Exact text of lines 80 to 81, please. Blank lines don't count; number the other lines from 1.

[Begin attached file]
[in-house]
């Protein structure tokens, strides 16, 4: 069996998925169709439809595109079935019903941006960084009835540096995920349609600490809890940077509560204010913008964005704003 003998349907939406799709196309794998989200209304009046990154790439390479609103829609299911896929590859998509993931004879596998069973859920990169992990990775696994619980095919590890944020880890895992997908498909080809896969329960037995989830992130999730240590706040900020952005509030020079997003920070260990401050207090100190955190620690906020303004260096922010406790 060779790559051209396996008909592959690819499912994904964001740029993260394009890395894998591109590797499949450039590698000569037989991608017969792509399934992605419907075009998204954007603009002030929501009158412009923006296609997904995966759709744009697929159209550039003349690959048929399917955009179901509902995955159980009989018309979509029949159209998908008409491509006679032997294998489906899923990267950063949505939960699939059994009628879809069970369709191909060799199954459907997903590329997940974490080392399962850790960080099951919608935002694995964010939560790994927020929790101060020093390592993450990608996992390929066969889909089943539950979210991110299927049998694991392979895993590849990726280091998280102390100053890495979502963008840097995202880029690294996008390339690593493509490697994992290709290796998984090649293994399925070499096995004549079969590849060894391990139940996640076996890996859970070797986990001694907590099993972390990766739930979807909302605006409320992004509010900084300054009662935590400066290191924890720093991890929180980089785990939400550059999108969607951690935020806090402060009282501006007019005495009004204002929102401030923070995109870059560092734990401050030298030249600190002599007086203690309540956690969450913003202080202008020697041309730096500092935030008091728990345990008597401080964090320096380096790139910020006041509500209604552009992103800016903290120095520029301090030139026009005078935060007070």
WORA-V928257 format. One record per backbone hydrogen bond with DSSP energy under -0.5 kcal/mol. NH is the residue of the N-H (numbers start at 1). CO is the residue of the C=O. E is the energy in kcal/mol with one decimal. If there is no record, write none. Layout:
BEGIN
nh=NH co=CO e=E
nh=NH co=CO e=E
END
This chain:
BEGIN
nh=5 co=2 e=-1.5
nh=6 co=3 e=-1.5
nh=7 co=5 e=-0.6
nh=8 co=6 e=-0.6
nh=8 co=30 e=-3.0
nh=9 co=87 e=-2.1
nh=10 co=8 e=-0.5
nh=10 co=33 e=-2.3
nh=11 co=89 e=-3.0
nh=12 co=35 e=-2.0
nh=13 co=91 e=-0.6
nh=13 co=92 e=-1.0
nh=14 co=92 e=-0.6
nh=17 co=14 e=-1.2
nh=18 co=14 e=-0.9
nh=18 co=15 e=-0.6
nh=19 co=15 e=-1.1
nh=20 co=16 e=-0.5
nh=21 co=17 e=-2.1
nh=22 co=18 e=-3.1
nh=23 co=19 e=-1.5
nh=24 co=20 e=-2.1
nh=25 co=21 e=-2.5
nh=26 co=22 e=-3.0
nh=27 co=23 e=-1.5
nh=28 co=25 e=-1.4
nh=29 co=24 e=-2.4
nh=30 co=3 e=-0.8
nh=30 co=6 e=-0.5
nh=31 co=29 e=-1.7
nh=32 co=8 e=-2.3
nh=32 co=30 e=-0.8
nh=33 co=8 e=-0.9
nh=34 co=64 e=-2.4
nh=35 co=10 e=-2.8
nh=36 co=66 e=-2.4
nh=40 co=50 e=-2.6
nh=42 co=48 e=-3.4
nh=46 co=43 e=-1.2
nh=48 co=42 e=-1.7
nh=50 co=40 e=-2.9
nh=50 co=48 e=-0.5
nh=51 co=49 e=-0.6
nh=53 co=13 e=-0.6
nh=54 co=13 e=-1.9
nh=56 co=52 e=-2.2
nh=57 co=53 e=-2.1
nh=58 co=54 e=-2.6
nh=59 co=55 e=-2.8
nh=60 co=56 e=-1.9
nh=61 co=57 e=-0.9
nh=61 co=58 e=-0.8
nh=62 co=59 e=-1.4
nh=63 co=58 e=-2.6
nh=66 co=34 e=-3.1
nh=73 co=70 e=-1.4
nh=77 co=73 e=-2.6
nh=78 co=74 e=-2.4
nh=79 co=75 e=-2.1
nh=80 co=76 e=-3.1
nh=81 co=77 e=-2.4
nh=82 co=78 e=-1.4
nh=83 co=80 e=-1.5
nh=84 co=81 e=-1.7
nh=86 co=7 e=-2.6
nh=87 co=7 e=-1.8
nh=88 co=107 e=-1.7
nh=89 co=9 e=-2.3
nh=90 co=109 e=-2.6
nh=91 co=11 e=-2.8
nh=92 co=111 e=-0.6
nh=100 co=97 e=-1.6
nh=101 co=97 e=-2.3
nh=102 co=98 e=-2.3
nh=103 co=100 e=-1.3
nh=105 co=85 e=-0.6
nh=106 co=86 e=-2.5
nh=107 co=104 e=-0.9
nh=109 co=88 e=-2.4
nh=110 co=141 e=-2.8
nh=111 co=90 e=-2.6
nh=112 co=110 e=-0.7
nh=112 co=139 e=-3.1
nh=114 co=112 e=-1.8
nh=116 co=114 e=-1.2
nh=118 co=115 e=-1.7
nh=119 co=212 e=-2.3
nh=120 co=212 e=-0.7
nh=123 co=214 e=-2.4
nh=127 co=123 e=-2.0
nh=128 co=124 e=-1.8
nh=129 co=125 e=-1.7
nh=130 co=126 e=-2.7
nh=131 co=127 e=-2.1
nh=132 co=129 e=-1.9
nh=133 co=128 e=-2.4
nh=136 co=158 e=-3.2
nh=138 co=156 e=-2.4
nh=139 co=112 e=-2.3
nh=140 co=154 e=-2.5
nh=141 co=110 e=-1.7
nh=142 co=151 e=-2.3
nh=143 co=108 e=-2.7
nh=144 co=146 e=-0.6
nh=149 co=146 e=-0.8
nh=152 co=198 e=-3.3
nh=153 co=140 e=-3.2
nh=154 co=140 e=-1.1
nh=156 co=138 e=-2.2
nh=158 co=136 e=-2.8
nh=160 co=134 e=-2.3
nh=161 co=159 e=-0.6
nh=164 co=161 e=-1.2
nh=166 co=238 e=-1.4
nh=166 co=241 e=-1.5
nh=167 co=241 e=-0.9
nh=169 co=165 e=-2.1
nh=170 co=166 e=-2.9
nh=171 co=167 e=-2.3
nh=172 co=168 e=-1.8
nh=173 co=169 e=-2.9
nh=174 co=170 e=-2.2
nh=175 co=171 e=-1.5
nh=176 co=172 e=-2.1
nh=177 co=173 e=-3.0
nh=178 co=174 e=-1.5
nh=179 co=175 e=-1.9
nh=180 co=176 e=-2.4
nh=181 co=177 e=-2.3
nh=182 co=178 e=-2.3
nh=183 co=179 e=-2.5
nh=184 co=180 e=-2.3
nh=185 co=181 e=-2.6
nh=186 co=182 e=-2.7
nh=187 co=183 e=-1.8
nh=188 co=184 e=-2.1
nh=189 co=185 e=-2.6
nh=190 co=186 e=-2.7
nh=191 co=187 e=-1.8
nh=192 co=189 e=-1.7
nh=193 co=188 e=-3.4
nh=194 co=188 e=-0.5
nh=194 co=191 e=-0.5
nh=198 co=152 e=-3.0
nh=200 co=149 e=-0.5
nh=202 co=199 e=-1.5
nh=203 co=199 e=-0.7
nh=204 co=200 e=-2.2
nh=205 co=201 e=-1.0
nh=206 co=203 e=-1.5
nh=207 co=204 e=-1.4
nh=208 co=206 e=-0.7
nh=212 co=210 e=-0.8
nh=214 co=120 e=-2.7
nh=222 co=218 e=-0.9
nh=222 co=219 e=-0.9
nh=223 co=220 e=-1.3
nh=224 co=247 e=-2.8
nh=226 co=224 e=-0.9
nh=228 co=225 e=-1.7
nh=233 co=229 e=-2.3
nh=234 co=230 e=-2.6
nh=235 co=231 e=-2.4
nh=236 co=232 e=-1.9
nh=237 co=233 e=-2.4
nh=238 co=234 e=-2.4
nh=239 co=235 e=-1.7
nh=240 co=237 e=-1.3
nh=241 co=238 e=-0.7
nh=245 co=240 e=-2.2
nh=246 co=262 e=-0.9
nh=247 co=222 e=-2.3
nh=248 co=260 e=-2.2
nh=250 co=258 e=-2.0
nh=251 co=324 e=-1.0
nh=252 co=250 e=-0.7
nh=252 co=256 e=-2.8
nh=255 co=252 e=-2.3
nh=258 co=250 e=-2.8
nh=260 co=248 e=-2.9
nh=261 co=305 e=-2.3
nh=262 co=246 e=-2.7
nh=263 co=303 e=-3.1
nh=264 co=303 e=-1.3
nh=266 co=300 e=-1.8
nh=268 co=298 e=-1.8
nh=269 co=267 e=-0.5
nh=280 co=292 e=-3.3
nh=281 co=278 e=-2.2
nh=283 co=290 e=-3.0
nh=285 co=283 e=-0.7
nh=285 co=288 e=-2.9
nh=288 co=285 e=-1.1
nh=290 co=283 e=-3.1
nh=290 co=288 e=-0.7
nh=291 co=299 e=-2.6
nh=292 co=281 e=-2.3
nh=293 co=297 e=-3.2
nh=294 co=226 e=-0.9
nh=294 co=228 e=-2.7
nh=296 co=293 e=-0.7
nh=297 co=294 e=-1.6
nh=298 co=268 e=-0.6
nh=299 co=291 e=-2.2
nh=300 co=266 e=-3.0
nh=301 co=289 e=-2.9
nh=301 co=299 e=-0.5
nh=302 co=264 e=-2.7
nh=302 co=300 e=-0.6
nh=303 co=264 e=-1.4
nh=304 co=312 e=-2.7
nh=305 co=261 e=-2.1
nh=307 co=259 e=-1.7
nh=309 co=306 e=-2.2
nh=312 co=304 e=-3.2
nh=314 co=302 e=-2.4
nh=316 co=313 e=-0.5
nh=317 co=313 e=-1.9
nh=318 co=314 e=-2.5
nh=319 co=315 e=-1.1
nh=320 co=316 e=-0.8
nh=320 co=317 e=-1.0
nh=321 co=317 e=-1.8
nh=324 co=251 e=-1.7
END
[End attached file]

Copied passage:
nh=92 co=111 e=-0.6
nh=100 co=97 e=-1.6